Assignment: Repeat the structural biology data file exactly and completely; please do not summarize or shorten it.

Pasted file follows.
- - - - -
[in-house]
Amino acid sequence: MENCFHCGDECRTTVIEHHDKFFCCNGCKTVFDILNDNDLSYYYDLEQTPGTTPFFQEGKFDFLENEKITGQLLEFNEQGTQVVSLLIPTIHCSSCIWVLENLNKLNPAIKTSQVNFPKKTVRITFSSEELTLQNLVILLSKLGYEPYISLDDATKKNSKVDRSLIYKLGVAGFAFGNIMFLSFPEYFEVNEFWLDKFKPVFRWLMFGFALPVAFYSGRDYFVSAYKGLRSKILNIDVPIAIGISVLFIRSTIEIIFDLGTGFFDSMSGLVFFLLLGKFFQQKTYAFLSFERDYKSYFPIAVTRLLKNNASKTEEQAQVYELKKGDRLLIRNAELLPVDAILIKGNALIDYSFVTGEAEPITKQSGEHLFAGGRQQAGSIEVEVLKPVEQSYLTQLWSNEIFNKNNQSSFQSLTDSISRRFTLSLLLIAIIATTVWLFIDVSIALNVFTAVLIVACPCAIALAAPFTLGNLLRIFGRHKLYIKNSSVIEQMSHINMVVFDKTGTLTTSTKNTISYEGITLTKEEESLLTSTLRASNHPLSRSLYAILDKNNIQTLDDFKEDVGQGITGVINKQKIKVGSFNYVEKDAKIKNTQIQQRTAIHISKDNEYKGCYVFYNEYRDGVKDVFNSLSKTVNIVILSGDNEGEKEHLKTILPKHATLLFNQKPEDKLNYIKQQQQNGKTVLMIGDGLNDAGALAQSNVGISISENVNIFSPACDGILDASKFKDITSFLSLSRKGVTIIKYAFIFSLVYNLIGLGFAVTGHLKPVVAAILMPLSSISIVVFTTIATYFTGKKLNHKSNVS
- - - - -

[in-house]
Amino acid sequence: MENCFHCGDECRTTVIEHHDKFFCCNGCKTVFDILNDNDLSYYYDLEQTPGTTPFFQEGKFDFLENEKITGQLLEFNEQGTQVVSLLIPTIHCSSCIWVLENLNKLNPAIKTSQVNFPKKTVRITFSSEELTLQNLVILLSKLGYEPYISLDDATKKNSKVDRSLIYKLGVAGFAFGNIMFLSFPEYFEVNEFWLDKFKPVFRWLMFGFALPVAFYSGRDYFVSAYKGLRSKILNIDVPIAIGISVLFIRSTIEIIFDLGTGFFDSMSGLVFFLLLGKFFQQKTYAFLSFERDYKSYFPIAVTRLLKNNASKTEEQAQVYELKKGDRLLIRNAELLPVDAILIKGNALIDYSFVTGEAEPITKQSGEHLFAGGRQQAGSIEVEVLKPVEQSYLTQLWSNEIFNKNNQSSFQSLTDSISRRFTLSLLLIAIIATTVWLFIDVSIALNVFTAVLIVACPCAIALAAPFTLGNLLRIFGRHKLYIKNSSVIEQMSHINMVVFDKTGTLTTSTKNTISYEGITLTKEEESLLTSTLRASNHPLSRSLYAILDKNNIQTLDDFKEDVGQGITGVINKQKIKVGSFNYVEKDAKIKNTQIQQRTAIHISKDNEYKGCYVFYNEYRDGVKDVFNSLSKTVNIVILSGDNEGEKEHLKTILPKHATLLFNQKPEDKLNYIKQQQQNGKTVLMIGDGLNDAGALAQSNVGISISENVNIFSPACDGILDASKFKDITSFLSLSRKGVTIIKYAFIFSLVYNLIGLGFAVTGHLKPVVAAILMPLSSISIVVFTTIATYFTGKKLNHKSNVS